Churchill’s Diversity Brings Them Together

Members of the Churchill community made it evident that diversity is an aspect that sets them apart from other areas in Eugene. Not only is the community a place of residence for many races and classes but also exhibits distinct landscapes.

Three firemen at Station 10 in the Churchill community all agreed on one thing that makes Churchill unique- the diversity within the area. “One minute we’ll be answering a call at a 6,000 square foot home and the next we’ll be helping a homeless person on the street.” Said Derek Grafton, who has been one of the fire captains at Station 10 for a little over a year. The firemen at the station see a wide range of variety in the calls that they receive as well as the areas they get to visit working in Churchill. Tim Zerr, who has been with Station 10 for five years said, “Each station is known for something different. We have everything. There is always potential for a wide range of calls.”

The firemen get to interact with people in the community for work-related reasons but also have learned the area when just out and about. “It has a lot to offer. Big houses in the South hills, retail areas, recreational areas and even recreational areas.” Said Grafton. As far as being a tight knit community they said that is where the diversity gets in the way.


Firemen Matt Vickeroy, Tim Zerr and Derek Grafton at Station 10.


Across the street from Station 10 sits DS Market and Deli, where many people make their usual convenience store stop. Jason Crane, the manager of the market, recognizes most people that come in and witnesses a lot of interactions between people. “There are almost cliques, categorized into groups.” Crane said about the people of Churchill. “Different ethnicities, jocks, stoners, preps, skaters, a few rappers even.”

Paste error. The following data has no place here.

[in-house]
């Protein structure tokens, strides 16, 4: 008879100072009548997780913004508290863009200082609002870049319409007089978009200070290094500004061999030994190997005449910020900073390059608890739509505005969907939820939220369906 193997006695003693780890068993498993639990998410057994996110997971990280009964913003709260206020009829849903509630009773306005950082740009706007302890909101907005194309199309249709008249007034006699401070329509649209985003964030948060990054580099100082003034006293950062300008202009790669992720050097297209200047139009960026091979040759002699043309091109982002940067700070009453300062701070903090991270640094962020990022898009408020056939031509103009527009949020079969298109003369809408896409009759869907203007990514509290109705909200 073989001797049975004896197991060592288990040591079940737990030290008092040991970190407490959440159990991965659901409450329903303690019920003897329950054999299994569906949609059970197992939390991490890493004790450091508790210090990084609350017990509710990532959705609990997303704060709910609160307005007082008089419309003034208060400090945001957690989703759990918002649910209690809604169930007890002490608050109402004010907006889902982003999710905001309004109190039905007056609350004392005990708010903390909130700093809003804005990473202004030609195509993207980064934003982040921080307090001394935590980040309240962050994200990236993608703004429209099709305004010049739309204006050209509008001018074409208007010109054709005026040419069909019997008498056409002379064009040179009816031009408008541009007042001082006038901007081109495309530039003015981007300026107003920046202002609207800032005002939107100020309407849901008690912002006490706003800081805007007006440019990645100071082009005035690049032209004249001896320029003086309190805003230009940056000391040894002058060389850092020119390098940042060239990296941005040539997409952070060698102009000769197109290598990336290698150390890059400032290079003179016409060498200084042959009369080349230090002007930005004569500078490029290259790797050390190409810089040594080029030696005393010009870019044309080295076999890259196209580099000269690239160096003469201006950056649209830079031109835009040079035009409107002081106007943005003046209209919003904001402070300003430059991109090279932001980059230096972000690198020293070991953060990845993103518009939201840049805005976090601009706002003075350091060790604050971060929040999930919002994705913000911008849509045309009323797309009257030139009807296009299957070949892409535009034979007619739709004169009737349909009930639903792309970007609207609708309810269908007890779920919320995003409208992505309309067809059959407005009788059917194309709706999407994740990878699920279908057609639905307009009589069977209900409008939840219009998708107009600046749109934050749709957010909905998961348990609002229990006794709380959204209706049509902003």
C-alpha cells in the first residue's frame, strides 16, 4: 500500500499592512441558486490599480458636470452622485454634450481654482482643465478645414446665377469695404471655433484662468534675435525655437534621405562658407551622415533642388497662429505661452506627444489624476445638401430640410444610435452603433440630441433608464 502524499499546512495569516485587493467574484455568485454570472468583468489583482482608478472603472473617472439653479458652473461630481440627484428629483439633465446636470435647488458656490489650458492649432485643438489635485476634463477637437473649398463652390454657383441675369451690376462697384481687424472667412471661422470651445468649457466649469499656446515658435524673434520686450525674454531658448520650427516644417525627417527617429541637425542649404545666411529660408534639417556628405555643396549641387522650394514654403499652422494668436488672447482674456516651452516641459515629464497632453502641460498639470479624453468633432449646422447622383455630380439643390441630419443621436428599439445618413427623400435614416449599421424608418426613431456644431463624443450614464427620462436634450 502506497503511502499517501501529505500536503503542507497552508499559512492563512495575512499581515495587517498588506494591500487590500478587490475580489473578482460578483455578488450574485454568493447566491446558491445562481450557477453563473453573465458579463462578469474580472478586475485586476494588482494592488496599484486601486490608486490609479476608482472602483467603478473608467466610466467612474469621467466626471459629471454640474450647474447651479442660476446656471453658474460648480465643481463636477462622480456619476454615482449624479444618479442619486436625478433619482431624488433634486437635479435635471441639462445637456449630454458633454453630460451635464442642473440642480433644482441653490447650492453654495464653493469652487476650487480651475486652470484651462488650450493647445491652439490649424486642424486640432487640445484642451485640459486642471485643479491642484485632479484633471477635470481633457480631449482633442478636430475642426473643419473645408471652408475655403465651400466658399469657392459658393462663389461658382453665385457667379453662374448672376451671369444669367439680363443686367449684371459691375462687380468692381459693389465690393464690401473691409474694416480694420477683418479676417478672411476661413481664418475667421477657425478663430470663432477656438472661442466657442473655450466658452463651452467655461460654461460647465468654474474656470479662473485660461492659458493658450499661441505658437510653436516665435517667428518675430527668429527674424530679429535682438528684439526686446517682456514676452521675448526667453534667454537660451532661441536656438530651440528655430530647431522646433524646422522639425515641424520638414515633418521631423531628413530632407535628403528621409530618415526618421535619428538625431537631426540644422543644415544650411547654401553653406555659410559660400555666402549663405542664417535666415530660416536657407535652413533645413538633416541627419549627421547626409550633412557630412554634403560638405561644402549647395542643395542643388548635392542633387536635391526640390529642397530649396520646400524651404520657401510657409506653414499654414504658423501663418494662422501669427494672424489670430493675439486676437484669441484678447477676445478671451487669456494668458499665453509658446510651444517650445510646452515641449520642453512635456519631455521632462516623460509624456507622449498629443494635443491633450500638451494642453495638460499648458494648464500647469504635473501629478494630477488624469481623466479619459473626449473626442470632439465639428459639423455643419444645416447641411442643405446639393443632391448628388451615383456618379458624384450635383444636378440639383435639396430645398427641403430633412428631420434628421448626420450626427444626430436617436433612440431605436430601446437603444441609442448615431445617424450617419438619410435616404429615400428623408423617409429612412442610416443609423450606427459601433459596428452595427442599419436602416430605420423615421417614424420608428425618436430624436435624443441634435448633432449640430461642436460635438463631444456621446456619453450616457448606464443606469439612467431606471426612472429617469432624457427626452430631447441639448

With that said, Crane also sees the crime and drug use in Churchill. “There are some gang members from California. But they only beef with each other. The other day I saw two gang members help an old lady to her car,” he said. He also talked about the wealthy people in the South hills in comparison to the people that walk to the store because they can’t afford to drive.

The diversity in the community doesn’t seem to be a problem, but rather a good thing as Crane sees it- “I see a lot of groups, but they all say hi to each other. There is a lot of heart out there.”

About chloelongfellow

I am a senior at the University of Oregon and this blog is meant for my usage in my lovely journalism class, and much much more!
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